- Mild soreness or redness where the shot was given
- Fatigue (feeling tired)
- Joint or muscle pain
These symptoms should pass in a day or two. If you are concerned, always follow up with your doctor.
What Vaccines Does Medicare Cover?
Medicare covers a number of vaccines for older adults, so it’s important to talk to your doctor about which vaccines are right for you and when you should receive them. Some people may require more than one vaccine at a time, so it’s important to speak with your healthcare provider about this. Vaccines can be harmful if not given properly or if the person receiving them has any underlying medical conditions.
Medicare covers the following vaccines:
- Shingles vaccine (Zostavax)
- Pneumonia vaccine (Pneumovax)
- Flu shot (Fluarix)
- Tdap vaccine
- COVID 19 vaccine⁴
Why Aging Adults Are Harder to Vaccinate
As we age, our immune systems become less effective. This is true for everyone—but older adults are more likely to have other health conditions that make them even harder to vaccinate.
- They’re more likely to have chronic diseases and be taking medications for those diseases.
- They’re more likely to have other health conditions that lower the body’s ability to respond to vaccines or cause an adverse reaction from a vaccine.
- They may be frail or immunocompromised due to their age and/or other conditions, which makes them less able than younger adults or children of similar ages to fight off an infection after vaccination or exposure.⁵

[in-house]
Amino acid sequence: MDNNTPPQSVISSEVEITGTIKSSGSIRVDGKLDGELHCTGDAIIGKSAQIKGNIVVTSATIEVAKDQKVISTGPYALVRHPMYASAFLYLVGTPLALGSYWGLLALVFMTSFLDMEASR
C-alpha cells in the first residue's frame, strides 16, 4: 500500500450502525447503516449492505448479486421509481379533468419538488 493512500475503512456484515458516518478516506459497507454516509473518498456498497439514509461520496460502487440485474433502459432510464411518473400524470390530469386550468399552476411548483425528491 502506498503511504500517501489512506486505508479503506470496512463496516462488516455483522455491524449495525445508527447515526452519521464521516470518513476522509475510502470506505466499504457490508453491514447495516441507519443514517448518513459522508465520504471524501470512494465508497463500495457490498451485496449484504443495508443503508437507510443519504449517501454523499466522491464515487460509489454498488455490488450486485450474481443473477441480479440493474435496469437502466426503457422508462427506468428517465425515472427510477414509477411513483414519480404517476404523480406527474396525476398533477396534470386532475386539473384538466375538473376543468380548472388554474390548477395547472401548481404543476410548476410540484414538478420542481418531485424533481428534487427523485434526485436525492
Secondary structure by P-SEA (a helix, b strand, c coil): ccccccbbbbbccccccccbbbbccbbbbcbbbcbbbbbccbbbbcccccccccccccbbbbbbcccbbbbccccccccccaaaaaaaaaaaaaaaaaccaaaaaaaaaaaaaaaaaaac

Special dosages and formulations of vaccines are available for older adults to help compensate for these issues and help create a stronger immunity to certain illnesses.¹
Immunizations Can Be Vital to Older Adults
In addition to the general benefits of vaccines, vaccinations are especially important for older adults. The immune system gradually weakens with age, and it becomes more difficult for the body to fight off infections like pneumonia and shingles.⁵
Immunizations help prevent these conditions by giving your body a “booster shot” of protection against them. Vaccinations also protect against serious diseases that may have been common in previous generations but aren’t as much anymore, such as polio or measles.
If you haven’t been vaccinated recently, talk with your doctor about which immunizations you need—and if they’re right for you!
Make Sure Your Elderly Loved Ones Are Appropriately Vaccinated
As we age, our immune system becomes less effective, making us more susceptible to diseases. This is why vaccination is so important for aging adults. Vaccination is one of the most important ways we can protect ourselves from diseases.
By vaccinating older adults, we help to reduce the risk of serious health complications and even death. It’s also important to talk with your doctor about which vaccinations are best for you and your loved ones. By getting vaccinated, you’re not only protecting yourself but those you care about.
An outside caregiver can help assist with determining your elderly loved one’s vaccination needs as well as assisting in accessing vaccinations and follow-up care. Here at Spokane Care to Stay Home, we offer a wide variety of caregiving services.
Whatever your or your loved ones’ healthcare needs, Spokane Care to Stay Home will create a plan customized to your needs. Call us today at 509-775-6789 for an in-home consultation, or contact us online. We are here to help.